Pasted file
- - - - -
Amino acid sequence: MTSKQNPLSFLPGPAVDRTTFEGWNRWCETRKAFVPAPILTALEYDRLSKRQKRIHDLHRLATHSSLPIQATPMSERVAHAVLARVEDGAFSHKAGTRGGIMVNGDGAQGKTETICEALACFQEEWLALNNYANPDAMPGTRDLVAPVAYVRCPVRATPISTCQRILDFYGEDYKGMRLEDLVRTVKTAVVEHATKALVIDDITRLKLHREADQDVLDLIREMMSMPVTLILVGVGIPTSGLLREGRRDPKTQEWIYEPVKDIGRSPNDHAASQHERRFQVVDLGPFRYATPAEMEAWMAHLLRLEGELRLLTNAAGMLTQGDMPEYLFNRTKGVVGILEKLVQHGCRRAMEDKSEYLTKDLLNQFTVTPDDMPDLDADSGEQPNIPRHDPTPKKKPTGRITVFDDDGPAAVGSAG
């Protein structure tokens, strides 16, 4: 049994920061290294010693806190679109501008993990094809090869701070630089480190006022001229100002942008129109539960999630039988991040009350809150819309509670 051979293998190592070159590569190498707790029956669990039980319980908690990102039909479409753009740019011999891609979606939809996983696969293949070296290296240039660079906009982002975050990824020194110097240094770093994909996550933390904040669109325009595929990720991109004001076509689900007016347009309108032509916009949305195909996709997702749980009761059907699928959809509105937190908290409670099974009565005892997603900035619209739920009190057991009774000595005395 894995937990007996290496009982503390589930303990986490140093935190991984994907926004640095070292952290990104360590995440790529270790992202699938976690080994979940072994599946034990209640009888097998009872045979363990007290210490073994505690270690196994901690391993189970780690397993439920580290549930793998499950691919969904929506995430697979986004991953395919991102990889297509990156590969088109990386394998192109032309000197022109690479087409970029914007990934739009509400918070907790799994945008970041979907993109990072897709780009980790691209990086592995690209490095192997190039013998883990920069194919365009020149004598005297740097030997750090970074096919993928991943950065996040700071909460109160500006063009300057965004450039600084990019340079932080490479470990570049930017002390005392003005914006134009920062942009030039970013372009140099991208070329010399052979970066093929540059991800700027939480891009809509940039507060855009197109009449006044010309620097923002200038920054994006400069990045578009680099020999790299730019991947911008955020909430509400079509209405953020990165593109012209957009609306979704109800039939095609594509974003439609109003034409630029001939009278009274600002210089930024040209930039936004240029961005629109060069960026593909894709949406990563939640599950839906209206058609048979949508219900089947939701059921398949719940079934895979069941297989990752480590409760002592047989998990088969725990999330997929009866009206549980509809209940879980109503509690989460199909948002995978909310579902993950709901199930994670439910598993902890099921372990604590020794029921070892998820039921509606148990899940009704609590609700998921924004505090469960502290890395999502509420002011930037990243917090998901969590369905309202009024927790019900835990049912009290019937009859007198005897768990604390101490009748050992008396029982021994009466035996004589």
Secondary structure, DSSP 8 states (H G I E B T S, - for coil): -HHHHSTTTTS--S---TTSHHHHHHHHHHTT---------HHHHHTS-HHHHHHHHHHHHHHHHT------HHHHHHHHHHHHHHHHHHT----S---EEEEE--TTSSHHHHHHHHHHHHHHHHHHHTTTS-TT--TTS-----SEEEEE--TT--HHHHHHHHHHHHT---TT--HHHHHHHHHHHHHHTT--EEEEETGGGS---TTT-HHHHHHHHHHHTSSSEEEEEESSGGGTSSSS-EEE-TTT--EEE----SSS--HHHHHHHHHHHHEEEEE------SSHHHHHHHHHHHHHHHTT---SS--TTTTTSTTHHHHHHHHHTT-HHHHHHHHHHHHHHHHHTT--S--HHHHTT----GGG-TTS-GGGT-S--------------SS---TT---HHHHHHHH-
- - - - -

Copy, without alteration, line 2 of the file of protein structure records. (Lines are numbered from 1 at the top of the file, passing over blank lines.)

């Protein structure tokens, strides 16, 4: 049994920061290294010693806190679109501008993990094809090869701070630089480190006022001229100002942008129109539960999630039988991040009350809150819309509670 051979293998190592070159590569190498707790029956669990039980319980908690990102039909479409753009740019011999891609979606939809996983696969293949070296290296240039660079906009982002975050990824020194110097240094770093994909996550933390904040669109325009595929990720991109004001076509689900007016347009309108032509916009949305195909996709997702749980009761059907699928959809509105937190908290409670099974009565005892997603900035619209739920009190057991009774000595005395 894995937990007996290496009982503390589930303990986490140093935190991984994907926004640095070292952290990104360590995440790529270790992202699938976690080994979940072994599946034990209640009888097998009872045979363990007290210490073994505690270690196994901690391993189970780690397993439920580290549930793998499950691919969904929506995430697979986004991953395919991102990889297509990156590969088109990386394998192109032309000197022109690479087409970029914007990934739009509400918070907790799994945008970041979907993109990072897709780009980790691209990086592995690209490095192997190039013998883990920069194919365009020149004598005297740097030997750090970074096919993928991943950065996040700071909460109160500006063009300057965004450039600084990019340079932080490479470990570049930017002390005392003005914006134009920062942009030039970013372009140099991208070329010399052979970066093929540059991800700027939480891009809509940039507060855009197109009449006044010309620097923002200038920054994006400069990045578009680099020999790299730019991947911008955020909430509400079509209405953020990165593109012209957009609306979704109800039939095609594509974003439609109003034409630029001939009278009274600002210089930024040209930039936004240029961005629109060069960026593909894709949406990563939640599950839906209206058609048979949508219900089947939701059921398949719940079934895979069941297989990752480590409760002592047989998990088969725990999330997929009866009206549980509809209940879980109503509690989460199909948002995978909310579902993950709901199930994670439910598993902890099921372990604590020794029921070892998820039921509606148990899940009704609590609700998921924004505090469960502290890395999502509420002011930037990243917090998901969590369905309202009024927790019900835990049912009290019937009859007198005897768990604390101490009748050992008396029982021994009466035996004589």